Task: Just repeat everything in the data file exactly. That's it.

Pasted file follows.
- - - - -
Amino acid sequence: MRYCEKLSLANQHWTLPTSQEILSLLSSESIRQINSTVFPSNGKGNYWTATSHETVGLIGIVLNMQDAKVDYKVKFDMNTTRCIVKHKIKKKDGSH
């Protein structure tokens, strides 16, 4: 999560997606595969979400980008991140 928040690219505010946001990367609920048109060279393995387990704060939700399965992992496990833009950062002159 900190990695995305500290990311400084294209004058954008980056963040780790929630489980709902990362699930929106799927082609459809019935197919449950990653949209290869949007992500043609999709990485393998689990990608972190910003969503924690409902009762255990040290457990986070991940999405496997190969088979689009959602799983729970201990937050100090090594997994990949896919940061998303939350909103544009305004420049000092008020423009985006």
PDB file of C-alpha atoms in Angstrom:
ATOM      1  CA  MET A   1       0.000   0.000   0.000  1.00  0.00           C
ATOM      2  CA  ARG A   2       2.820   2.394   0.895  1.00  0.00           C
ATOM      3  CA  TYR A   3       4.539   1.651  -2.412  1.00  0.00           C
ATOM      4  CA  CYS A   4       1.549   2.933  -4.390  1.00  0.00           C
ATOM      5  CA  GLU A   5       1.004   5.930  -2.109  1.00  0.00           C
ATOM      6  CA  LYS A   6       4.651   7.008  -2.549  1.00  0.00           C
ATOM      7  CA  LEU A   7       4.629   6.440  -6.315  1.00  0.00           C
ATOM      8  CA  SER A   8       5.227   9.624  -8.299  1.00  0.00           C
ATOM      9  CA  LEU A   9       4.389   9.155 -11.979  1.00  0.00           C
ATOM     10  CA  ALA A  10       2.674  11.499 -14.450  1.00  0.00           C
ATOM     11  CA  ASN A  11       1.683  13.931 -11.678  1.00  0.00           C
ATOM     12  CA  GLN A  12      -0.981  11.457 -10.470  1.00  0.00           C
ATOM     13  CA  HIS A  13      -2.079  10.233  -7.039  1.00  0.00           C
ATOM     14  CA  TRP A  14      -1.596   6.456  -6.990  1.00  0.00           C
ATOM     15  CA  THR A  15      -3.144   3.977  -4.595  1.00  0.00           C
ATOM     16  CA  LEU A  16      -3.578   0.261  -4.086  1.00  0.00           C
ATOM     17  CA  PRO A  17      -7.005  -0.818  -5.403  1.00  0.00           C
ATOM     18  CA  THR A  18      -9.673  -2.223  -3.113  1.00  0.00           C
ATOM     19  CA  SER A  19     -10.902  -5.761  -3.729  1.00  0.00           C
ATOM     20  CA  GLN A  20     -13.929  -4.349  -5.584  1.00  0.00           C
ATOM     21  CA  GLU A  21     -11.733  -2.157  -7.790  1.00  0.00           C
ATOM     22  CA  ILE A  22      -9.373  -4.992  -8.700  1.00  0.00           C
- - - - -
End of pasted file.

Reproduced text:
Amino acid sequence: MRYCEKLSLANQHWTLPTSQEILSLLSSESIRQINSTVFPSNGKGNYWTATSHETVGLIGIVLNMQDAKVDYKVKFDMNTTRCIVKHKIKKKDGSH
């Protein structure tokens, strides 16, 4: 999560997606595969979400980008991140 928040690219505010946001990367609920048109060279393995387990704060939700399965992992496990833009950062002159 900190990695995305500290990311400084294209004058954008980056963040780790929630489980709902990362699930929106799927082609459809019935197919449950990653949209290869949007992500043609999709990485393998689990990608972190910003969503924690409902009762255990040290457990986070991940999405496997190969088979689009959602799983729970201990937050100090090594997994990949896919940061998303939350909103544009305004420049000092008020423009985006």
PDB file of C-alpha atoms in Angstrom:
ATOM      1  CA  MET A   1       0.000   0.000   0.000  1.00  0.00           C
ATOM      2  CA  ARG A   2       2.820   2.394   0.895  1.00  0.00           C
ATOM      3  CA  TYR A   3       4.539   1.651  -2.412  1.00  0.00           C
ATOM      4  CA  CYS A   4       1.549   2.933  -4.390  1.00  0.00           C
ATOM      5  CA  GLU A   5       1.004   5.930  -2.109  1.00  0.00           C
ATOM      6  CA  LYS A   6       4.651   7.008  -2.549  1.00  0.00           C
ATOM      7  CA  LEU A   7       4.629   6.440  -6.315  1.00  0.00           C
ATOM      8  CA  SER A   8       5.227   9.624  -8.299  1.00  0.00           C
ATOM      9  CA  LEU A   9       4.389   9.155 -11.979  1.00  0.00           C
ATOM     10  CA  ALA A  10       2.674  11.499 -14.450  1.00  0.00           C
ATOM     11  CA  ASN A  11       1.683  13.931 -11.678  1.00  0.00           C
ATOM     12  CA  GLN A  12      -0.981  11.457 -10.470  1.00  0.00           C
ATOM     13  CA  HIS A  13      -2.079  10.233  -7.039  1.00  0.00           C
ATOM     14  CA  TRP A  14      -1.596   6.456  -6.990  1.00  0.00           C
ATOM     15  CA  THR A  15      -3.144   3.977  -4.595  1.00  0.00           C
ATOM     16  CA  LEU A  16      -3.578   0.261  -4.086  1.00  0.00           C
ATOM     17  CA  PRO A  17      -7.005  -0.818  -5.403  1.00  0.00           C
ATOM     18  CA  THR A  18      -9.673  -2.223  -3.113  1.00  0.00           C
ATOM     19  CA  SER A  19     -10.902  -5.761  -3.729  1.00  0.00           C
ATOM     20  CA  GLN A  20     -13.929  -4.349  -5.584  1.00  0.00           C
ATOM     21  CA  GLU A  21     -11.733  -2.157  -7.790  1.00  0.00           C
ATOM     22  CA  ILE A  22      -9.373  -4.992  -8.700  1.00  0.00           C